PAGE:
There's a lot of detail in the FCA's new plan to tackle investment harm and the accompanying consumer investments data review.  Much of the data serves the FCA's key message that investment harm is an important and growing risk.  Some of the detail relates to the FCA's likely future thematic work and potential future regulatory reform.  Let's set these matters aside for present purposes and cut to the chase: what do these publications tell us about the types of enforcement and contentious supervisory interventions we may see going forward, and the areas in which they may be concentrated?  This will help firms to calibrate and focus their risk mitigation efforts accordingly.

How might the FCA intervene?

The FCA lists various possible actions including consumer alerts, marketing restrictions and enforcement action against unauthorised business.  These will continue to feature prominently.

  • The FCA discloses that it has 31 live investigations or proceedings relating to the conduct of regulated firms and individuals involving potential scams or higher-risk investments, with multiple entities formally investigated in many cases, following cooperation with other agencies.
  • The FCA heralds the potential benefits of its OIREQ/VREQ powers including to stop firms promoting and selling products, providing service or restricting the use of assets to ensure redress liabilities are met.

The FCA also identifies its ability to take down websites, take civil action to stop activity and freeze assets and launch insolvency proceedings or criminal prosecutions where it suspects fraud.  

  • In practice, any interventions involving formal court proceedings are resource-intensive for the FCA, so you would expect them to be used less frequently. They remain a significant risk in the most serious cases.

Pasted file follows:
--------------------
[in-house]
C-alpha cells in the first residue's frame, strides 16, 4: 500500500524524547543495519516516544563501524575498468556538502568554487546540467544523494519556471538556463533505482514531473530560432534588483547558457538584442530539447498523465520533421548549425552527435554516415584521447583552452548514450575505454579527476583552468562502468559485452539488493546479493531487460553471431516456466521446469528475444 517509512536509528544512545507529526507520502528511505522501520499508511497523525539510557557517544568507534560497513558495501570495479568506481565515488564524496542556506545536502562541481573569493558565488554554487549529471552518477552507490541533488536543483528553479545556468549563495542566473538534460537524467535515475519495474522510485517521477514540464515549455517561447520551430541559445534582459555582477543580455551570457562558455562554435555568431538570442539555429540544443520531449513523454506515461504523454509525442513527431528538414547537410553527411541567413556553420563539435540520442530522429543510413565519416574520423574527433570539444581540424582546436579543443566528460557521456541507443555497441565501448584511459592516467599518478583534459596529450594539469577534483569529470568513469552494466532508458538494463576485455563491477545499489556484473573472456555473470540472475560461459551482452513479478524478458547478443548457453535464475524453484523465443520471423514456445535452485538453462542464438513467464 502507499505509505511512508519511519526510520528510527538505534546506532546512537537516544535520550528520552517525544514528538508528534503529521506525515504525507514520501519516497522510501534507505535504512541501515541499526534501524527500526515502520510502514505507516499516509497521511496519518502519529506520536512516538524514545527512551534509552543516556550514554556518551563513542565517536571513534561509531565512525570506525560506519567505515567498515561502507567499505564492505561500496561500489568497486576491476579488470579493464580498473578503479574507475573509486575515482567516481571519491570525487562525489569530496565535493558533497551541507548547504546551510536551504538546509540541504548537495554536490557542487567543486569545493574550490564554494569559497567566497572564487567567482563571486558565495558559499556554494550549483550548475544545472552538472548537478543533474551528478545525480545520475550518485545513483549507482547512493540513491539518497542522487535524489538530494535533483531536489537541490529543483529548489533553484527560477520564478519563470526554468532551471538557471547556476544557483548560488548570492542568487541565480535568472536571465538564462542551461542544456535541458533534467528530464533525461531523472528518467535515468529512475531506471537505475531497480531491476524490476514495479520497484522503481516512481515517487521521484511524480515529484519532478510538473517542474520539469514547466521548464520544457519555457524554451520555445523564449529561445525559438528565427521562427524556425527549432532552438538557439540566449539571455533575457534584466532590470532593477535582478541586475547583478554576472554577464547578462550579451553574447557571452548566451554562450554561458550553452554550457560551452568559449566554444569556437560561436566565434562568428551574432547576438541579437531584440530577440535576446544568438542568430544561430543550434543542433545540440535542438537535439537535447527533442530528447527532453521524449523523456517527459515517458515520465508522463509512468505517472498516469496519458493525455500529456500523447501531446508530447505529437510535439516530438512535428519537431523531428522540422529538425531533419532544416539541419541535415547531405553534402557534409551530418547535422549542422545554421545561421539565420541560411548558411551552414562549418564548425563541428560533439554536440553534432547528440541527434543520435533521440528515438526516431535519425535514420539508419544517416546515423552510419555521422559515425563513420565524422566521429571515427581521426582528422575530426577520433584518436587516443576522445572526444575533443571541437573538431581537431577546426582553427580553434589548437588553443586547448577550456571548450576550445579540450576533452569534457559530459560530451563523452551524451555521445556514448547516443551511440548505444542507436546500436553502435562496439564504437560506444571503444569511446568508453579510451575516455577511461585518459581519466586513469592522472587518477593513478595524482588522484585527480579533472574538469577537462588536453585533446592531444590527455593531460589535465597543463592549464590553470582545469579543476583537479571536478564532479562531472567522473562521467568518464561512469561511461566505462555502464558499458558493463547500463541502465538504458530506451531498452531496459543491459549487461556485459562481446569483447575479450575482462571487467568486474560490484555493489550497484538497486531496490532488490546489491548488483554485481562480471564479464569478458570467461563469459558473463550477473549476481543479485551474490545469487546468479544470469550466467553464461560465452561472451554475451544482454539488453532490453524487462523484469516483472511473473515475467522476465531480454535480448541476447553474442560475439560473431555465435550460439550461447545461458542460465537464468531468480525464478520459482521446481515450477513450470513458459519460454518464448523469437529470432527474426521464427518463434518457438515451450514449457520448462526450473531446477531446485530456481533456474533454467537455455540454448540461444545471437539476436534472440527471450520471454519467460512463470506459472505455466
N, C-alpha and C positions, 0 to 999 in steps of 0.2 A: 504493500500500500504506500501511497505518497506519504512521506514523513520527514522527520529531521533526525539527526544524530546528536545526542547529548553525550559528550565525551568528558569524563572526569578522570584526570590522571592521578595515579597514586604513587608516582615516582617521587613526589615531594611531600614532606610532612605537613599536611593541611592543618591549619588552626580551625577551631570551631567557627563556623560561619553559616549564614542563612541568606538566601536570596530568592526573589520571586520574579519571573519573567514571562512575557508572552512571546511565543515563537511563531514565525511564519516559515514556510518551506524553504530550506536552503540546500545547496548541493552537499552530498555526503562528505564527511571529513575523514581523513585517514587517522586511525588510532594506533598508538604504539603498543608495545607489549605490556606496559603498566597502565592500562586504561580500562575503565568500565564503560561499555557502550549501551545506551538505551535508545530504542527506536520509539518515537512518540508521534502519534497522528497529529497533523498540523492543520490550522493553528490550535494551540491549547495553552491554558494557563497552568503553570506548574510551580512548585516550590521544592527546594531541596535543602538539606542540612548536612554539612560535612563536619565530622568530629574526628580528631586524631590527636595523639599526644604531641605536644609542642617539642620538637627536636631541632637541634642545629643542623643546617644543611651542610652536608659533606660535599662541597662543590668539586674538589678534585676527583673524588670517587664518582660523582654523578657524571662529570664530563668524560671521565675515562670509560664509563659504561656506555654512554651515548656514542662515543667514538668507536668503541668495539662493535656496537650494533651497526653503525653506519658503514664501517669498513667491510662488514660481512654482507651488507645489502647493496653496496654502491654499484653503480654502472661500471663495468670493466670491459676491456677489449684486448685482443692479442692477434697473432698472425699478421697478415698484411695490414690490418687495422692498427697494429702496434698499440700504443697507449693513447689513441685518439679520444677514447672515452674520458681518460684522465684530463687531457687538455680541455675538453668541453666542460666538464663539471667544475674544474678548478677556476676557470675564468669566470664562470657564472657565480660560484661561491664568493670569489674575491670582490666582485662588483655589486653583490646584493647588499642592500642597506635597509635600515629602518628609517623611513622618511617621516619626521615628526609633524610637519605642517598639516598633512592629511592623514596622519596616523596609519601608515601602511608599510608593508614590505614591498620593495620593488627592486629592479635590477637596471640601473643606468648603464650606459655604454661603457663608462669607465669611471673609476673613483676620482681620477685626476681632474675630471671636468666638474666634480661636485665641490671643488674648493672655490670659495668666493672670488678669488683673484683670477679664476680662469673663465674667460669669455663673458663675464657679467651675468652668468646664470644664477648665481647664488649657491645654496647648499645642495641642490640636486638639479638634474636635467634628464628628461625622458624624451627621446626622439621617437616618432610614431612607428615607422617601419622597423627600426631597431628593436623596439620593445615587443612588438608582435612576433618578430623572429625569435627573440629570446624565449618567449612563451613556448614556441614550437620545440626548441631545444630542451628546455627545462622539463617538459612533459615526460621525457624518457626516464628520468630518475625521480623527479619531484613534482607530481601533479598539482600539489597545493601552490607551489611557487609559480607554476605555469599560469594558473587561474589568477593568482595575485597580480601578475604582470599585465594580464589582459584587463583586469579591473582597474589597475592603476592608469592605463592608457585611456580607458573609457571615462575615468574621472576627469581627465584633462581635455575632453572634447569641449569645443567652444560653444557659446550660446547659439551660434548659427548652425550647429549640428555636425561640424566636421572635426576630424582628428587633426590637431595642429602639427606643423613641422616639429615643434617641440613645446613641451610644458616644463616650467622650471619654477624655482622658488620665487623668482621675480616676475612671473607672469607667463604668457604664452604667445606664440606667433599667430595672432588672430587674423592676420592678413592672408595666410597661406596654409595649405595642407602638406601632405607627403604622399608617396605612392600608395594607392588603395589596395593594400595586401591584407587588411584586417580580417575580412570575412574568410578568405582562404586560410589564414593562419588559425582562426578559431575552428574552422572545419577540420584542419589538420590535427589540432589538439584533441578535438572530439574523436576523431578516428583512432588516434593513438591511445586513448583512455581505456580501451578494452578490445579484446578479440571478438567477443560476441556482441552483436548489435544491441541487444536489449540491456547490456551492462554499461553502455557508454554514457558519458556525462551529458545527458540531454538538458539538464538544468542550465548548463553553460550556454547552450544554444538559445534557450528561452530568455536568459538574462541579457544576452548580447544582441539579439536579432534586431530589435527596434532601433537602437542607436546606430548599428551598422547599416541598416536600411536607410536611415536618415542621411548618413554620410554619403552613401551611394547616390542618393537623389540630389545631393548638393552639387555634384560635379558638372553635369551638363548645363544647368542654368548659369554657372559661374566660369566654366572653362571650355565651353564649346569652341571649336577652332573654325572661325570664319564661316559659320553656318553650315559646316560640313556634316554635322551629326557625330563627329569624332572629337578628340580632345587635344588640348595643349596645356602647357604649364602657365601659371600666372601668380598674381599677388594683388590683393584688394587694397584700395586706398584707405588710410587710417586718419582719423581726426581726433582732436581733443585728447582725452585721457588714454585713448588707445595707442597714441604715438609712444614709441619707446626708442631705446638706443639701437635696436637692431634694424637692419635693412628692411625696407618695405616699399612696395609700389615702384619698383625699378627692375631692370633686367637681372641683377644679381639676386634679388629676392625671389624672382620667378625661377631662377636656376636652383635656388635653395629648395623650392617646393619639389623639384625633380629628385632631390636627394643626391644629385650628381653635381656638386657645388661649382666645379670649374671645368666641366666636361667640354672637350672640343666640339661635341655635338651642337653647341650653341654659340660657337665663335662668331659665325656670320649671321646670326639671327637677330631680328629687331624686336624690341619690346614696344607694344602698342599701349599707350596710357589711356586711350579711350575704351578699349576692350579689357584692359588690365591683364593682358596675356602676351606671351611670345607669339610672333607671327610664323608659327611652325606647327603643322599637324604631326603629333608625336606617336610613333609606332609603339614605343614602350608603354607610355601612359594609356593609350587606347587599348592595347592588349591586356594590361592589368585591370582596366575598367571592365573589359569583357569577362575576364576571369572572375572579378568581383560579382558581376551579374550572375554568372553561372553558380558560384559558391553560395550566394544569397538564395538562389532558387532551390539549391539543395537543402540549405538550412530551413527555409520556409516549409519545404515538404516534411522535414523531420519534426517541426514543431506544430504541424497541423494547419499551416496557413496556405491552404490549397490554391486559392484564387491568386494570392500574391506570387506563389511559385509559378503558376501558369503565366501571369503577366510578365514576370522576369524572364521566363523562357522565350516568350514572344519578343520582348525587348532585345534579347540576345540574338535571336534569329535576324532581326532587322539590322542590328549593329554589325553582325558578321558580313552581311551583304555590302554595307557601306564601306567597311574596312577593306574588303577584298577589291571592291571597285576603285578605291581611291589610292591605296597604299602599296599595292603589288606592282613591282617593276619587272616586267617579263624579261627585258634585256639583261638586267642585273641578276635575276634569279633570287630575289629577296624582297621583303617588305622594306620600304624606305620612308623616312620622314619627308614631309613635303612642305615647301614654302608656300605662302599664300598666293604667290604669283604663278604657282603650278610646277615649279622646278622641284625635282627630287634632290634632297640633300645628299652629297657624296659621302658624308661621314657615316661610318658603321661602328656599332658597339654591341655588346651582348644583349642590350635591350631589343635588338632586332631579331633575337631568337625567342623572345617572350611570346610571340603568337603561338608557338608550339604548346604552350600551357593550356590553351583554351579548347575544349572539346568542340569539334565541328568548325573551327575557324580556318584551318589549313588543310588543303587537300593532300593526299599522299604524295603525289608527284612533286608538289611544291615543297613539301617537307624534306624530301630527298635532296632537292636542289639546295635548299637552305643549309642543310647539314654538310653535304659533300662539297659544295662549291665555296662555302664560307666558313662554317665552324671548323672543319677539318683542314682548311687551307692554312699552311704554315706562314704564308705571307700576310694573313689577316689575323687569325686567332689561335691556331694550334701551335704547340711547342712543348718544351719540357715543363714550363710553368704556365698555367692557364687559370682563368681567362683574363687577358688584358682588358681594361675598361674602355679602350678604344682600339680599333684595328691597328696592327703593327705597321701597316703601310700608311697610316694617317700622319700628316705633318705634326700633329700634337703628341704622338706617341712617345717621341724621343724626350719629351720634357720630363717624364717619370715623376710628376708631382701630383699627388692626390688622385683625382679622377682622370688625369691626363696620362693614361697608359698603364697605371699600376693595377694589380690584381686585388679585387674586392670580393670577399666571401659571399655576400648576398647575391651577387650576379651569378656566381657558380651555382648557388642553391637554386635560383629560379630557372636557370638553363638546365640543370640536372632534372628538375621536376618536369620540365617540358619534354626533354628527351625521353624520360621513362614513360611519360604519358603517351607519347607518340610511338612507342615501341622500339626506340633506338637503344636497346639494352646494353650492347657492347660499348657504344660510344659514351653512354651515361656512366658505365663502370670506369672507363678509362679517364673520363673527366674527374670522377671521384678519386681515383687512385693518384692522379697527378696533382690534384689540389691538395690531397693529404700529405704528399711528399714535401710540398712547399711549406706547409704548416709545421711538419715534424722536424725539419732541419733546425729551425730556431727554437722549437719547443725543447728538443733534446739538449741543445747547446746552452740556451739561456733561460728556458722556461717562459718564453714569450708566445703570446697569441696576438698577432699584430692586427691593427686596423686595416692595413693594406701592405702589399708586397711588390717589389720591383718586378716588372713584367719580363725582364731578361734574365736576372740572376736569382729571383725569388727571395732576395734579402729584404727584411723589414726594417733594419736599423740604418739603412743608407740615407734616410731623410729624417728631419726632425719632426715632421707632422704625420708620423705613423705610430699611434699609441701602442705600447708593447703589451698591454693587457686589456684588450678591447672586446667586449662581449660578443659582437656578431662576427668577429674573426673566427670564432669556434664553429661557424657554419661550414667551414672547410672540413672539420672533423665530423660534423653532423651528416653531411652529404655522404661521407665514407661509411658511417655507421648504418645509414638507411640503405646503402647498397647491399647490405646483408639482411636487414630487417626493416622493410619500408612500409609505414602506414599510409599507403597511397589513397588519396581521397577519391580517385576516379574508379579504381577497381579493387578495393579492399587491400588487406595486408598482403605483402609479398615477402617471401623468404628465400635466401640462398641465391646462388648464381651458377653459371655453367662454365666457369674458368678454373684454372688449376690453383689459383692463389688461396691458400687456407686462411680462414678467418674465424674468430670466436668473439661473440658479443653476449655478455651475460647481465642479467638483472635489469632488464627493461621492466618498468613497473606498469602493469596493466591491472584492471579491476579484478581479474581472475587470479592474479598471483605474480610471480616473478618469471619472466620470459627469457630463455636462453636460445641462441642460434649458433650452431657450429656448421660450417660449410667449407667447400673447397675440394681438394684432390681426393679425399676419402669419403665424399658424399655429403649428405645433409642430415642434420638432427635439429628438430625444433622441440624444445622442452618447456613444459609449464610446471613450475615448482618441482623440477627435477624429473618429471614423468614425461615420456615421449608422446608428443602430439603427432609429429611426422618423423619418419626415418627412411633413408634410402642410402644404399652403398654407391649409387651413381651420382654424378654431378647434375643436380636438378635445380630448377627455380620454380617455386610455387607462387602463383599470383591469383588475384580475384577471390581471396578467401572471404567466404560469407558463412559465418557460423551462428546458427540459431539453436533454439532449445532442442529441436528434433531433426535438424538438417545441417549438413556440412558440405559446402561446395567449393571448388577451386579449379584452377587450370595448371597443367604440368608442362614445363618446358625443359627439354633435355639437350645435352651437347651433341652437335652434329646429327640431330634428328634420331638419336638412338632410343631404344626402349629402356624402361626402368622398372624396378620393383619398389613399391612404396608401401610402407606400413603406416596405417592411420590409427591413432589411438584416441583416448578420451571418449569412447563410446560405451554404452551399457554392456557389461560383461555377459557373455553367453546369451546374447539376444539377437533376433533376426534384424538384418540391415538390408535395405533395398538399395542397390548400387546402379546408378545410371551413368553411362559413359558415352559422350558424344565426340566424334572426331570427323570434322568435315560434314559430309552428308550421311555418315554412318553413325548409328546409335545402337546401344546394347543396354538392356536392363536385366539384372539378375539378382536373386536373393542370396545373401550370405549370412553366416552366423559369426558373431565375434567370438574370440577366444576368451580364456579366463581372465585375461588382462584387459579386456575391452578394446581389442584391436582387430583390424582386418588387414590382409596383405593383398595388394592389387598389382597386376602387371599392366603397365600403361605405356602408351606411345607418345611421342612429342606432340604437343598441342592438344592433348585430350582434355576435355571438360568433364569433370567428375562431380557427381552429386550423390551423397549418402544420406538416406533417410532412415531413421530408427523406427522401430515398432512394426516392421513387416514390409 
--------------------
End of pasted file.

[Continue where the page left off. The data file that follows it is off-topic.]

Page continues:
• The FCA discloses that it has several ongoing criminal investigations in which it expects to bring charges before the end of 2021, including into boiler rooms, online trading platform promotions on social media, the provision of advice and management of investments into online trading platforms, unauthorised CISs, and the promotion of high-risk investments.  

The FCA indicates that for protagonists outside its jurisdiction it will work with other law enforcement agencies.  In practice this depends not just upon the quality of the working relationships between the FCA and those agencies but also upon the level of expertise and resourcing within those agencies.

The FCA is adopting a "use it or lose it" approach to firms' permissions including expediting the process to remove unused permissions on the FCA's own initiative.  (Here the FCA will leverage new powers, which will be exercised solely by FCA executives as part of the FCA's broader streamlining of its decision-making - see our post on this for more details.)

What may draw the FCA's attention (and therefore what should firms focus on)?

  • Any situation where data, aggregated and analysed, reveals a systemic issue.  To "spot harm sooner" the FCA is using or developing data dashboards on given firms, sectors or issues; automated rules-based alerts to prompt regulatory action; and advanced analytics to understand potential harm at a firm or sector level.  On phoenixing, life-boating and policing of the regulatory perimeter generally, the FCA is developing network analytics tools to assist Supervision/Authorisations as well as provide insight for Enforcement investigations.